ferns, an excellent preserve for game.
The sportsmen took up their positions at some
distance from each other, Hautot Senior posting
himself at the right, Hautot Junior at the
left, and the two guests in the middle. The
keeper and those who carried the game-bags
followed. It was the solemn moment when the
first shot it awaited, when the heart beats
a little, while the nervous finger keeps
feeling at the gun-lock every second.
Suddenly the shot went off. Hautot Senior
had fired. They all stopped, and saw a partridge
breaking off from a covey which was rushing
along at a single flight to fall down into a
ravine under a thick growth of brushwood. The
sportsman, becoming excited, rushed forward
with rapid strides, thrusting aside the briers
which stood in his path, and he disappeared
in his turn into the thicket, in quest of his
Almost at the same instant, a second shot was
"Ha! ha! the rascal!" exclaimed M. Bermont,
"he will unearth a hare down there."
They all waited, with their eyes riveted on
the heap of branches through which their gaze
failed to penetrate.
The notary, making a speaking-trumpet of his
"Have you got them?"
Hautot Senior made no response.
Then Cesar, turning towards the keeper, said
"Just go, and assist him, Joseph. We must keep
walking in a straight line. We'll wait."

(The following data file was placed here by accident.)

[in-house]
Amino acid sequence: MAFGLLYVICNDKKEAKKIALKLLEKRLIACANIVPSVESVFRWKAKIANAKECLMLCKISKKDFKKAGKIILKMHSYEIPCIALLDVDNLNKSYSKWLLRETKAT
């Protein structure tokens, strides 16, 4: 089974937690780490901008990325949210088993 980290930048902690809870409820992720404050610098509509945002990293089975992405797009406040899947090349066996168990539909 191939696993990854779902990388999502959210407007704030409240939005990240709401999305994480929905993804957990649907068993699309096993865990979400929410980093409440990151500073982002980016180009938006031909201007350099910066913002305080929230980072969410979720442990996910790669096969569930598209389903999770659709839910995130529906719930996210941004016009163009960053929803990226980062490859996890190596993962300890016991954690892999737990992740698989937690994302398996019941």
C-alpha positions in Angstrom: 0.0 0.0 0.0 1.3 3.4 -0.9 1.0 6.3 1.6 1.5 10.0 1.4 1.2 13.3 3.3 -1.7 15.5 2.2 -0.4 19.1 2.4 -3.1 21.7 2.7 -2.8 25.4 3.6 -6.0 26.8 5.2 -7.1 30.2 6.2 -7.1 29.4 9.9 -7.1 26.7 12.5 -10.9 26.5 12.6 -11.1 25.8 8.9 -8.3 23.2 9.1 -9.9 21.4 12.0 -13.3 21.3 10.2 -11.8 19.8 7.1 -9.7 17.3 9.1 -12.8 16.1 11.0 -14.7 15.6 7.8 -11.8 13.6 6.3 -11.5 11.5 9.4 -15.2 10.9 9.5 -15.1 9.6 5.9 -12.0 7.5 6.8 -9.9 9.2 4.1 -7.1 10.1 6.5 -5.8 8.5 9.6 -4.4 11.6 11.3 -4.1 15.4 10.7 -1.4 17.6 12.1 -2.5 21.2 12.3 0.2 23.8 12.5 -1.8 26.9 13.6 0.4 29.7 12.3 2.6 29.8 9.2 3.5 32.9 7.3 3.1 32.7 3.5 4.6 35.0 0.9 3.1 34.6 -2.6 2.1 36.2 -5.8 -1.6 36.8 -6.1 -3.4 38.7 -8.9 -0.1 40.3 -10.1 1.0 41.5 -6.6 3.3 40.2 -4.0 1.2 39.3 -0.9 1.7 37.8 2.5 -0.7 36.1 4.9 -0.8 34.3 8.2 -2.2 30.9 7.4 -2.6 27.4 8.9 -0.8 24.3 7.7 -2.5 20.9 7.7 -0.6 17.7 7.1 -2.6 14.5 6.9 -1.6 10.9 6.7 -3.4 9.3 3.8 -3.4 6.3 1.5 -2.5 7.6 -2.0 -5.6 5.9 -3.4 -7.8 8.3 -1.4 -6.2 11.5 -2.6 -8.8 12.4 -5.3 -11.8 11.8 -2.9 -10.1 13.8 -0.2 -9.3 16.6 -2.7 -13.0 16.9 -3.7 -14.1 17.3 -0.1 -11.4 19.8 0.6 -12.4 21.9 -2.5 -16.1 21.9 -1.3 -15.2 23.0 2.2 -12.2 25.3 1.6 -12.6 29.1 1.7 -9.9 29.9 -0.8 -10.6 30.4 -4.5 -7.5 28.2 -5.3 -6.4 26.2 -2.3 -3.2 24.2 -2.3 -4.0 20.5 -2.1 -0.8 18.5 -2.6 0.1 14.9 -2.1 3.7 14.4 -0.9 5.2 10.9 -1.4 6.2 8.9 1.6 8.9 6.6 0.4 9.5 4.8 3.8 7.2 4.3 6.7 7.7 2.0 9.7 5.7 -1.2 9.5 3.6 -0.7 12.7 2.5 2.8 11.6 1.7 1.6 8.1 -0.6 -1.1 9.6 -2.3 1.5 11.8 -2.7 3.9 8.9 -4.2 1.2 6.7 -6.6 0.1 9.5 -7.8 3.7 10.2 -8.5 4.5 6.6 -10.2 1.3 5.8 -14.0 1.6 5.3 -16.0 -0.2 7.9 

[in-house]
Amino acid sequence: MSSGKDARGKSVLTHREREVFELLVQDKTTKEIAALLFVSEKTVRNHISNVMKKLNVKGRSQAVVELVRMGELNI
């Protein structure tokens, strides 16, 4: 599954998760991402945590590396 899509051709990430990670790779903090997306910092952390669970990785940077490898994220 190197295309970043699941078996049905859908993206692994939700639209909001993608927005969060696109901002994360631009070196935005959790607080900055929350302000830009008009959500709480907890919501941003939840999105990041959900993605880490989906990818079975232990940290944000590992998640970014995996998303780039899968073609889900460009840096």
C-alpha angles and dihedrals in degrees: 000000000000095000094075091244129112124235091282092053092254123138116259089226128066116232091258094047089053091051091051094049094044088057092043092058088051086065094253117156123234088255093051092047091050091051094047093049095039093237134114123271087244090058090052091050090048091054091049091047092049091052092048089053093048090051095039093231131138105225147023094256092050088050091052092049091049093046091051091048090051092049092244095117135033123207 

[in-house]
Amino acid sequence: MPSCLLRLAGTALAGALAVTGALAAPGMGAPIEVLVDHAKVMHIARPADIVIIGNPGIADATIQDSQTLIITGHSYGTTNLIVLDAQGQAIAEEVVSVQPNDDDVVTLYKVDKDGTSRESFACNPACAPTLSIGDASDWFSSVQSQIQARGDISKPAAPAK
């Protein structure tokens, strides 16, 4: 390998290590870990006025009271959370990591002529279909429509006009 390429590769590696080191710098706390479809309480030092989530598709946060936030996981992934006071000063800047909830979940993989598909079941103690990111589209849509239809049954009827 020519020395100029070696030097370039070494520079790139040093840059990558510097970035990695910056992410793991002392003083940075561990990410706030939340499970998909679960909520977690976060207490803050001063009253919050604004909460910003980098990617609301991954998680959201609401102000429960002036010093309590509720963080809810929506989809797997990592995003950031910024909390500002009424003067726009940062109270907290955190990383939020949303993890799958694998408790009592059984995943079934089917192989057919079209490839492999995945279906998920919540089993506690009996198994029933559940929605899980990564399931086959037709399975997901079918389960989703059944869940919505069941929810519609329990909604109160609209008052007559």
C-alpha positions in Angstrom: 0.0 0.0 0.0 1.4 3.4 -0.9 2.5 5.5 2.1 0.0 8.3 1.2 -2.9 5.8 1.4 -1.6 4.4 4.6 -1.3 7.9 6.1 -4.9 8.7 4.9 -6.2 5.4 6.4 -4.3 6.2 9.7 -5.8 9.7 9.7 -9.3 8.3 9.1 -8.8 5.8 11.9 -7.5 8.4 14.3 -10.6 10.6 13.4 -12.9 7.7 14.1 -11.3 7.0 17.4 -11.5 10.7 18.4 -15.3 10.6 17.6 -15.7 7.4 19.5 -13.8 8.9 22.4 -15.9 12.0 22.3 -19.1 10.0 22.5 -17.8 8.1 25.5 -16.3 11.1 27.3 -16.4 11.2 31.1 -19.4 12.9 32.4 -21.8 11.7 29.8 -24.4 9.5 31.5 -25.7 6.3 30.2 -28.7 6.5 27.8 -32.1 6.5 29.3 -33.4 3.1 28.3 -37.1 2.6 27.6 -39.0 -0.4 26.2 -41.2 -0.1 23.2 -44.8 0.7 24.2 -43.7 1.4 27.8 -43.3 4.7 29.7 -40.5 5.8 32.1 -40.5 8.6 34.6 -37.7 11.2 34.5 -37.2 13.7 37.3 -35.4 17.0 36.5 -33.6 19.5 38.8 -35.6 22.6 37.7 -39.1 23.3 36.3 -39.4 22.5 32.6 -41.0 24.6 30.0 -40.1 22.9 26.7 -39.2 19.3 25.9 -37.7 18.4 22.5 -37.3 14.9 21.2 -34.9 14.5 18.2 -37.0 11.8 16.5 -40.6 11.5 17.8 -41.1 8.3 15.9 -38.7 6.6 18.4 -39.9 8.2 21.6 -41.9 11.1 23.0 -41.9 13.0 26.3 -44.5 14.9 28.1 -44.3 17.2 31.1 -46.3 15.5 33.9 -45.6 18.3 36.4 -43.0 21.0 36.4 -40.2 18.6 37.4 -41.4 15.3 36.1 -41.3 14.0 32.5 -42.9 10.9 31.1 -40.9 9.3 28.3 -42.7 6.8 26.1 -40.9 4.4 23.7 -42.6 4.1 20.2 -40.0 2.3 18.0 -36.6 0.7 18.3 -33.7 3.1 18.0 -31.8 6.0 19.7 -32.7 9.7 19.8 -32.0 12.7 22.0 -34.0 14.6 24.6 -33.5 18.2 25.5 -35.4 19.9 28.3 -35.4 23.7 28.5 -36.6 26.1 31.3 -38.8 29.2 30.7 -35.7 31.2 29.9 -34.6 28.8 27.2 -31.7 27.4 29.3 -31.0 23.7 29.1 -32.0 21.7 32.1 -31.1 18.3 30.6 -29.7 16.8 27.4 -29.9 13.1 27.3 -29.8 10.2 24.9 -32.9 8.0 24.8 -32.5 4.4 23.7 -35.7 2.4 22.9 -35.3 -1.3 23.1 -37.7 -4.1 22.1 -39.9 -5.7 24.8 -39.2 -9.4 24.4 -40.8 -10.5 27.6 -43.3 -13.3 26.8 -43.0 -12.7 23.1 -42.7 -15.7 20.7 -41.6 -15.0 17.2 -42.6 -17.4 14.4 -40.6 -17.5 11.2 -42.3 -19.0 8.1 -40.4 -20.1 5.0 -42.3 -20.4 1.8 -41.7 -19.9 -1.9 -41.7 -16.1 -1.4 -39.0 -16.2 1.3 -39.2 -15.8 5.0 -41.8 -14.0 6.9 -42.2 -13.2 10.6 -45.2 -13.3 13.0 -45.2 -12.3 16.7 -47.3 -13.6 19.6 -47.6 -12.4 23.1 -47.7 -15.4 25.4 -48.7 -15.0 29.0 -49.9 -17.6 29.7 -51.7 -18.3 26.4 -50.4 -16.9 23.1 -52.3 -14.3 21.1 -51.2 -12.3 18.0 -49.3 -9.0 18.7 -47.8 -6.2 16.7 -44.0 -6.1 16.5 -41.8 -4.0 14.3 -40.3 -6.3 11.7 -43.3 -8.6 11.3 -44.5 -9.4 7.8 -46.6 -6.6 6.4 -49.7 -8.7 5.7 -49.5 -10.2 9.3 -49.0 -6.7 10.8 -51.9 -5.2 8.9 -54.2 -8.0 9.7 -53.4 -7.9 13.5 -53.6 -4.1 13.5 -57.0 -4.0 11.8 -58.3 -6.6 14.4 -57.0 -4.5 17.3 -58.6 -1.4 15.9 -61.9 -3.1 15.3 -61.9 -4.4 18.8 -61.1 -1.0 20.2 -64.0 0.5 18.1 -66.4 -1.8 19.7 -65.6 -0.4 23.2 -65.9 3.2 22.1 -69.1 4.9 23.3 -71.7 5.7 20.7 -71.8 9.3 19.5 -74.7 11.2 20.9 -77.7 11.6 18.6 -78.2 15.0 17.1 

And Joseph, an old stump of a man, lean and
knotty, all whose joints formed protuberances,
proceeded at an easy pace down the ravine,
searching at every opening through which a
passage could be effected with the cautiousness
of a fox. Then, suddenly, he cried:
"Oh! come! come! an unfortunate thing has
They all hurried forward, plunging through
The elder Hautot, who had fallen on his side,
in a fainting condition, kept both his hands
over his stomach, from which flowed down upon
the grass through the linen vest torn by the
lead, long streamlets of blood. As he was
laying down his gun, in order to seize the
partridge, within reach of him, he had let
the firearm fall, and the second discharge
going off with the shock, had torn open his
entrails. They drew him out of the trench;
they removed his clothes, and they saw a
frightful wound, through which the intestines
came out. Then, after having bandaged him
the best way they could, they brought him
back to his own house, and they awaited the
doctor, who had been sent for, as well as
When the doctor arrived, he gravely shook
his head, and, turning towards young Hautot,
who was sobbing on a chair:
"My poor boy," said he, "this has not a good
But, when the dressing was finished, the
wounded man moved his fingers, opened his
mouth, then his eyes, cast around his troubled,